- Trio Sonata for 2 violins & continuo in D major, Op. 4/2
- Trio Sonata for violin, flute & continuo in G minor, Op. 1/6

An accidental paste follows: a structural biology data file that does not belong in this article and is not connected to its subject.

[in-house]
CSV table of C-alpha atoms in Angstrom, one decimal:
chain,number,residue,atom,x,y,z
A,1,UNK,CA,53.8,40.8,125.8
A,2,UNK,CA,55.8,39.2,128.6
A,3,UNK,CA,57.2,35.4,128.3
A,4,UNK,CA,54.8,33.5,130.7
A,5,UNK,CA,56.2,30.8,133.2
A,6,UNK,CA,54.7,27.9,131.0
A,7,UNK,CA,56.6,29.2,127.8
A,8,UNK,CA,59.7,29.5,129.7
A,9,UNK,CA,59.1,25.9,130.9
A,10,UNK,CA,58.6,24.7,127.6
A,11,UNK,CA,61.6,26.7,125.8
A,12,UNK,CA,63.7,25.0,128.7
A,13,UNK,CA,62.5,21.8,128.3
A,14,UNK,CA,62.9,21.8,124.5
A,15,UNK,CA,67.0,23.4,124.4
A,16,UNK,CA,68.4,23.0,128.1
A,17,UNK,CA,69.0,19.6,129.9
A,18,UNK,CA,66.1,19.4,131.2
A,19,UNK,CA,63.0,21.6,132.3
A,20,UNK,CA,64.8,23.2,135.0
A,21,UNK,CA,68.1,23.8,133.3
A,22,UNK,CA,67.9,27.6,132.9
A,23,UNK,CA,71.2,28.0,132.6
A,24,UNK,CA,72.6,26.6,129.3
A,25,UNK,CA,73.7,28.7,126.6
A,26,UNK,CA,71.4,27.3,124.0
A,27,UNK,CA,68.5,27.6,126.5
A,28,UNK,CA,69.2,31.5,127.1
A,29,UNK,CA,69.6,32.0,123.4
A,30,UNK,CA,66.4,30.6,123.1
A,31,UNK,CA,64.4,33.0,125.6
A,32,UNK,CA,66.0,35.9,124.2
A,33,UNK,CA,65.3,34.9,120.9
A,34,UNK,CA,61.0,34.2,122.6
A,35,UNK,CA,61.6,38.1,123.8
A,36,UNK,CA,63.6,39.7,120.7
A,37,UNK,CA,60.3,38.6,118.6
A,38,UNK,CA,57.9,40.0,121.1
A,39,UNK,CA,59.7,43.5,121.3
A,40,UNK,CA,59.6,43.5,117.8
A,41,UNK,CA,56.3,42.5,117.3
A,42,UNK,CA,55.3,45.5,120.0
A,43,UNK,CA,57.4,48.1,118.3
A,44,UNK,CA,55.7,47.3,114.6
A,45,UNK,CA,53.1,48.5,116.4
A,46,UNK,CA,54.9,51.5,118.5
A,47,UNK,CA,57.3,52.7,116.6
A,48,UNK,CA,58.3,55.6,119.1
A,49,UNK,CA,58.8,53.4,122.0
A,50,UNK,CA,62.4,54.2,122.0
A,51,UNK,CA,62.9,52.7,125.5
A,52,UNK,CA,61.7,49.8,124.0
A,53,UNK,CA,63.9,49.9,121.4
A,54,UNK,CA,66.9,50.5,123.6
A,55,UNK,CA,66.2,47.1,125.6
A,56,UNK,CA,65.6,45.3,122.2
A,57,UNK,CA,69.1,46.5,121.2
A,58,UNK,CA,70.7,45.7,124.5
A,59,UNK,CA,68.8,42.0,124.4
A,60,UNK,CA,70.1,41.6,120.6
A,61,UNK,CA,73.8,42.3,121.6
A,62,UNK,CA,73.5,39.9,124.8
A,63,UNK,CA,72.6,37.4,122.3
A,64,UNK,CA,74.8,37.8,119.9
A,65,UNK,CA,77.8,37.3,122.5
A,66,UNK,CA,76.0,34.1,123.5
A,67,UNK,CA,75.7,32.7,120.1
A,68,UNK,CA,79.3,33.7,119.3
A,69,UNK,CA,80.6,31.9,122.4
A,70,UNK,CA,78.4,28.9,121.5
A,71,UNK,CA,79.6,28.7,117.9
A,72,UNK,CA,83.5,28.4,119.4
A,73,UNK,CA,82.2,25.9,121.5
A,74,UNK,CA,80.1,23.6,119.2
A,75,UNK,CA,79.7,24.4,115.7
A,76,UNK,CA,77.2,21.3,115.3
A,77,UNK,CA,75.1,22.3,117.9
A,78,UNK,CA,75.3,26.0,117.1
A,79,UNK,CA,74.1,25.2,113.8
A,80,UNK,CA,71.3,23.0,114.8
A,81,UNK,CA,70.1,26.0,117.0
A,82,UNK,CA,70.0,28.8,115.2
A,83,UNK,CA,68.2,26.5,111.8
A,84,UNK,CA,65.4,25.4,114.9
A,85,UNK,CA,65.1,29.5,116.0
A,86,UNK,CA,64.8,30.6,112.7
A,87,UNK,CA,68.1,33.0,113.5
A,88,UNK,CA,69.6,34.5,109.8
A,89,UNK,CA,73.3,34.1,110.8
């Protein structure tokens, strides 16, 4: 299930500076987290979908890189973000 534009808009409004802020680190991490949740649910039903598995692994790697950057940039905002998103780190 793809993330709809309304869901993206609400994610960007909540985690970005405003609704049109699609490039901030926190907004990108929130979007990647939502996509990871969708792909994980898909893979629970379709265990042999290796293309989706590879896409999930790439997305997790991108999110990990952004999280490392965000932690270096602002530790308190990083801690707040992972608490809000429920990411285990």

This release is part of a series from the veteran historical-instrument group London Baroque, covering the trio sonata (a work for two solo parts, here voilins, and harmonic continuo) in different specific countries at different times. The material is thus a mixed bag in terms of sheer quality, but there's a great deal to be gained from this approach. Here, after an opening example from the locus classicus of the French trio sonata in the 18th century, François Couperin's collection "Les Nations" of 1726, London Baroque offers four more works from composers ranging from only moderately known (Jean-Marie Leclair, Joseph Boismortier) to completely unknown (Charles Dollé and Jean-Pierre Guignon, who was actually an Italian named Giovanni Pietro Ghignone). The small piece by Boismortier, very much in the vein of his domestic pieces for recorder, is attractive, and the work by Leclair is novel with its substantial slow movement for two violins alone. None of these works will rewrite the history of the trio sonata, but together they add to our knowledge of the French scene and are even of interest to the casual listener wanting an answer to the question "What were all those French people listening to while they were looking at those frilly paintings by Fragonard and Watteau of aristocrats happily frolicking in the outdoors?" Following Couperin's dictum of a merger of French and Italian styles, the French trio sonata became more and more Italian in shape, but it retained its French propensity for glittery decoration. The London Baroque executes all the ornaments crisply and does a beautiful job catching the dashes of harmonic color in the Couperin. BIS' sound is a weak point here; it at least has the virtue of being clear, but the severe environment of Hampshire's St. Martin's church is far removed from the spaces in which this music originally lived.